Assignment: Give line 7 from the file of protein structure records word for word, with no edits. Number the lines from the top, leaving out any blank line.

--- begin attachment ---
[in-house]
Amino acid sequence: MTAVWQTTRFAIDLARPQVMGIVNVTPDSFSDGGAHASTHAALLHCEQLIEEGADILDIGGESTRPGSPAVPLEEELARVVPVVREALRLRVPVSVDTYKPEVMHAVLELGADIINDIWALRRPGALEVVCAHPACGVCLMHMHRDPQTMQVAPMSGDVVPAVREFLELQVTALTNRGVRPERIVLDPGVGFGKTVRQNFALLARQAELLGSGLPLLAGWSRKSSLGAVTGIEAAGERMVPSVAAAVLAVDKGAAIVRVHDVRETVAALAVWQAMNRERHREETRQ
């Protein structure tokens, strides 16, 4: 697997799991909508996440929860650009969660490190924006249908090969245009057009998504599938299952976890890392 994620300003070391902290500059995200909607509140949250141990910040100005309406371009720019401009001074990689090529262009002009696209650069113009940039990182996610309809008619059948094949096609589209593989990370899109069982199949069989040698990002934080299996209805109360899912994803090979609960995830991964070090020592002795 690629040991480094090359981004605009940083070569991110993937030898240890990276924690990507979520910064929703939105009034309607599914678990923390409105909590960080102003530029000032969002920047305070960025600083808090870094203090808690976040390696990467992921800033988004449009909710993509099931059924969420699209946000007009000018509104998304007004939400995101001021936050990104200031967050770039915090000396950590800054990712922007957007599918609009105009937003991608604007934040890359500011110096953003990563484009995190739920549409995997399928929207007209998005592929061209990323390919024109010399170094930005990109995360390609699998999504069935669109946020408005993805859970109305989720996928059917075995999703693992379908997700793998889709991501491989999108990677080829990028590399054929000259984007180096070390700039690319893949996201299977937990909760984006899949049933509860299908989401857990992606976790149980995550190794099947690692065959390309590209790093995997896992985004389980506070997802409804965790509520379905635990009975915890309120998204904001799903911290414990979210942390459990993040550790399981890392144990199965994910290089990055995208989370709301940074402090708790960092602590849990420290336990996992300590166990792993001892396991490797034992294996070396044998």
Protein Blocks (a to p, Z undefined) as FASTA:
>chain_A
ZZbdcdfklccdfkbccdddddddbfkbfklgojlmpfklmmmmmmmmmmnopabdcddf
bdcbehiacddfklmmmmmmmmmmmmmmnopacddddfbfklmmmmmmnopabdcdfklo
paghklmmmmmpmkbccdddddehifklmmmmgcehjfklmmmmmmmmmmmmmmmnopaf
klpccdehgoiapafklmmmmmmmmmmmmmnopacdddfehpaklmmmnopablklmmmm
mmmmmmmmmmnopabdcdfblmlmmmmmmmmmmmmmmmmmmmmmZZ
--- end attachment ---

bdcbehiacddfklmmmmmmmmmmmmmmnopacddddfbfklmmmmmmnopabdcdfklo